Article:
Published June 8, 2020
Chair holder is in search of new therapies for cancer and AIDS.
Masayori Inouye, a distinguished professor in the Department of Biochemistry and Molecular Biology at Rutgers Robert Wood Johnson Medical School, is a pioneer in the field of molecular biology.
Inouye’s research interests include cell growth and death regulation of mammalian cells by bacterial toxins, and the creation of novel functional proteins by replacing a specific amino acid with its analogues. He has had, and continues to have, a vital impact on the development of treatments for cancer and AIDS.
His research also has led to significant advances in the fields of protein structure and functions, bacterial stress response, and gene regulation by indigenous toxin-antitoxin systems. Most notably, he discovered a new principle of gene regulation by ribonucleic acid (RNA), a nucleic acid present in all living cells, which opened an unprecedented avenue for engineering gene expression from bacteria to humans. His work has been documented in his more than 700 publications.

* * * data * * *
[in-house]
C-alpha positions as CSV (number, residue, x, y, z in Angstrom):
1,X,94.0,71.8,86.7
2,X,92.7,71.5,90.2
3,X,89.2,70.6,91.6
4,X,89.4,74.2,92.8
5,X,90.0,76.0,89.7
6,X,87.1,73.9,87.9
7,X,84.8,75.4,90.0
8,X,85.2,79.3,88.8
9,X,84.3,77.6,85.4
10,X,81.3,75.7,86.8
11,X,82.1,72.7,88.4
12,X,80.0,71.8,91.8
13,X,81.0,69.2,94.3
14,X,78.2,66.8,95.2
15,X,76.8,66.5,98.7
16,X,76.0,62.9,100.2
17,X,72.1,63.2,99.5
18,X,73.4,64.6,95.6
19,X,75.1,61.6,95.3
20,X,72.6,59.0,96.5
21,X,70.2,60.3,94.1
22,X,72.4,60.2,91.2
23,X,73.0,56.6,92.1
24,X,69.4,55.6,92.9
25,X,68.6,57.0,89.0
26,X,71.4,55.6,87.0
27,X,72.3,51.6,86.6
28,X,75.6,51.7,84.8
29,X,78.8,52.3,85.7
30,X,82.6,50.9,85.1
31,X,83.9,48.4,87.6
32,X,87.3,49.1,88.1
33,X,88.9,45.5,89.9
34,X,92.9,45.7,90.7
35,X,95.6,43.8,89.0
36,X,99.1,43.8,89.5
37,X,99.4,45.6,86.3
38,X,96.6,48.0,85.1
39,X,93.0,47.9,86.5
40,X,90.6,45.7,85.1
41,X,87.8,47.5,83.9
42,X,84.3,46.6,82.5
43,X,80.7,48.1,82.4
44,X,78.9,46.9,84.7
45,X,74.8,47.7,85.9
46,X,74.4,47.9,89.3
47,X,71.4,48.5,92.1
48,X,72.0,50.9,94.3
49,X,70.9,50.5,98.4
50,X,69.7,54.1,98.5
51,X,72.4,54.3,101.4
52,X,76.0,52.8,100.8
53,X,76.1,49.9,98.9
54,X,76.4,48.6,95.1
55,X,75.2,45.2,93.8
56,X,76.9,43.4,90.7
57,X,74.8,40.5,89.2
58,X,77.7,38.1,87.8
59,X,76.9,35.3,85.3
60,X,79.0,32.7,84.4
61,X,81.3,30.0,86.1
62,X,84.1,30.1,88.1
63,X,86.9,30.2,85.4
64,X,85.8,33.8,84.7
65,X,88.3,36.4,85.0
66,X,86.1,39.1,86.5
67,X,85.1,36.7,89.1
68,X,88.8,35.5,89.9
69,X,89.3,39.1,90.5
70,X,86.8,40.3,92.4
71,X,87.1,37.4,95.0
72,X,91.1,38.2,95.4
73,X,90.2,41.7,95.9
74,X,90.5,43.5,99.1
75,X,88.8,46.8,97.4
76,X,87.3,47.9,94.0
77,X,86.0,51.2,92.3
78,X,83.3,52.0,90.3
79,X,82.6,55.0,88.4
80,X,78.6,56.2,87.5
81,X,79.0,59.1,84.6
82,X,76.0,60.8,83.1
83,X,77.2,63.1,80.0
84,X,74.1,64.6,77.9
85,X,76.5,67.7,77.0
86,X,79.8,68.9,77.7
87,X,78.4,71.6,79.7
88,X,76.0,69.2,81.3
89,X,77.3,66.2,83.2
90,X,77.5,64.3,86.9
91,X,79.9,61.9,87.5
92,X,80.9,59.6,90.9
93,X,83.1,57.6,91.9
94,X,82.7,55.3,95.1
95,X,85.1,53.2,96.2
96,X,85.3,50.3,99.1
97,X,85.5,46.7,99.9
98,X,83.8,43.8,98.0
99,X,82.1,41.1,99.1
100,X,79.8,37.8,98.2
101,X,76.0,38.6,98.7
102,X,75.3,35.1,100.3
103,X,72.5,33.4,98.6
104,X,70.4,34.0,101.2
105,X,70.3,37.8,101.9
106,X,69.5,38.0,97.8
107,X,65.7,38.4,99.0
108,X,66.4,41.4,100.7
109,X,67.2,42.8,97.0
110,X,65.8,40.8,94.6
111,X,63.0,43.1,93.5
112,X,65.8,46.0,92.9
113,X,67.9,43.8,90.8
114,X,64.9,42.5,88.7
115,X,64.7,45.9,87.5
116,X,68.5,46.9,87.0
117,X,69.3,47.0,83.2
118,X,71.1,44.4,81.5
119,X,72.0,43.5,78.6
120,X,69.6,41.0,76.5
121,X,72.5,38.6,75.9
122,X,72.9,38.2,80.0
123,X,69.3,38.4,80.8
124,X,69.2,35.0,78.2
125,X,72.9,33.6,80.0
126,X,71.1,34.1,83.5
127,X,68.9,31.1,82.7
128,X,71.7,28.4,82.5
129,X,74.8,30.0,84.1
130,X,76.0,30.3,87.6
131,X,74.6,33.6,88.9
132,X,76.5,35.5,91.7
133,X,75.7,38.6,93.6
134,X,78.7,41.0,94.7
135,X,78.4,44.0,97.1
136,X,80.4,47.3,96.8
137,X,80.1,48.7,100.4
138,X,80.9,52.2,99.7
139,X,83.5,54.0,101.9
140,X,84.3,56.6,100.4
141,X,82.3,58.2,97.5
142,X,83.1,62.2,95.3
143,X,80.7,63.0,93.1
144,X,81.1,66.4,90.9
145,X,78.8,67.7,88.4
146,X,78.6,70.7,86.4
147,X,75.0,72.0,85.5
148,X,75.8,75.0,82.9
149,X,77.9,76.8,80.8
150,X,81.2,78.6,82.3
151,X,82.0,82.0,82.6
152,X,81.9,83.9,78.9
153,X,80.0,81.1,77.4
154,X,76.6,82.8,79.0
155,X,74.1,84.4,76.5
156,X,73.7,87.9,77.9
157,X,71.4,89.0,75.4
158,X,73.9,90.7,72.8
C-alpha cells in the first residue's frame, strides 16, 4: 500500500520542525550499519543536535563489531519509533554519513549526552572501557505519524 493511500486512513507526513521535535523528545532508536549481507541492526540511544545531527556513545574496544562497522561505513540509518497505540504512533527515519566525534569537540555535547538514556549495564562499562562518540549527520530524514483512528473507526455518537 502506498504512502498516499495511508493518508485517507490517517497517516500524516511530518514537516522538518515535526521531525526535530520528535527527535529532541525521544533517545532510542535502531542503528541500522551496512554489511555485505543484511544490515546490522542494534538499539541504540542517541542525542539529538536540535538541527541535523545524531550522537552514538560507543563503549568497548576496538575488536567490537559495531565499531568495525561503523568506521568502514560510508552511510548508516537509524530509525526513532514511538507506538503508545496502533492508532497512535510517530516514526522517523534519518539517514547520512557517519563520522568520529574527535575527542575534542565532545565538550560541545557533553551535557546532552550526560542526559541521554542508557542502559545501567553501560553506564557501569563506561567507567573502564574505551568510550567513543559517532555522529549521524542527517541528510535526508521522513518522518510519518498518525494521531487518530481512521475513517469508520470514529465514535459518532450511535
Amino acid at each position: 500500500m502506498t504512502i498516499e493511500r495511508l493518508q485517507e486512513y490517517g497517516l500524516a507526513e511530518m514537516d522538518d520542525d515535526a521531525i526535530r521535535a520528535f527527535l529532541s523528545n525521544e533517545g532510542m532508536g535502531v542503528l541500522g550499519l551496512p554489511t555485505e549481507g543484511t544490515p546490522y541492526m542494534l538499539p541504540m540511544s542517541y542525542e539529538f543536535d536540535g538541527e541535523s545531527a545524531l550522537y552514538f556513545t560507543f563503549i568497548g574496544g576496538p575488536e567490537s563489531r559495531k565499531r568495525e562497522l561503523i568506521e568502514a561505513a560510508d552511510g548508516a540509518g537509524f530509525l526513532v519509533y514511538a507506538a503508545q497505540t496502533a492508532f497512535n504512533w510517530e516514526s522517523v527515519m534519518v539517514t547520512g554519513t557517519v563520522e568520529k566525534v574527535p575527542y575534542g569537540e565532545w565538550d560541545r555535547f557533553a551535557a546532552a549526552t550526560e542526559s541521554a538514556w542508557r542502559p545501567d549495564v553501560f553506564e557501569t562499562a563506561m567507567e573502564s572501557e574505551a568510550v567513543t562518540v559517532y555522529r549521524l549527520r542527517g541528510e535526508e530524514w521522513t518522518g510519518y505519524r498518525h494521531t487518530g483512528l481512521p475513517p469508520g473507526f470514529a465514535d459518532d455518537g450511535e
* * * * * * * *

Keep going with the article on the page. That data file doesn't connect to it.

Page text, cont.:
In recognition of his numerous groundbreaking contributions to the life sciences, he was elected to the National Academy of Sciences, one of the highest honors that a scientist can attain. He holds a doctorate from Osaka University.
The Takara-Bio Endowed Chair in Bioinformatics was established by Takara Schuzo Company and Takara-Bio Inc.
In the Professor’s Own Words
What aspect of your work is most fulfilling?
Looking into the mysteries of nature.
What do you consider your greatest achievement?
The discovery of two different methods of mRNA interference, 1984 and 2005.
What do you think is the most important quality a scientist should have?
This story is part of Rutgers University Foundation’s Endowed Chairs Impact series. Supporting professorships and research helps spark innovation and creativity here in New Jersey and beyond.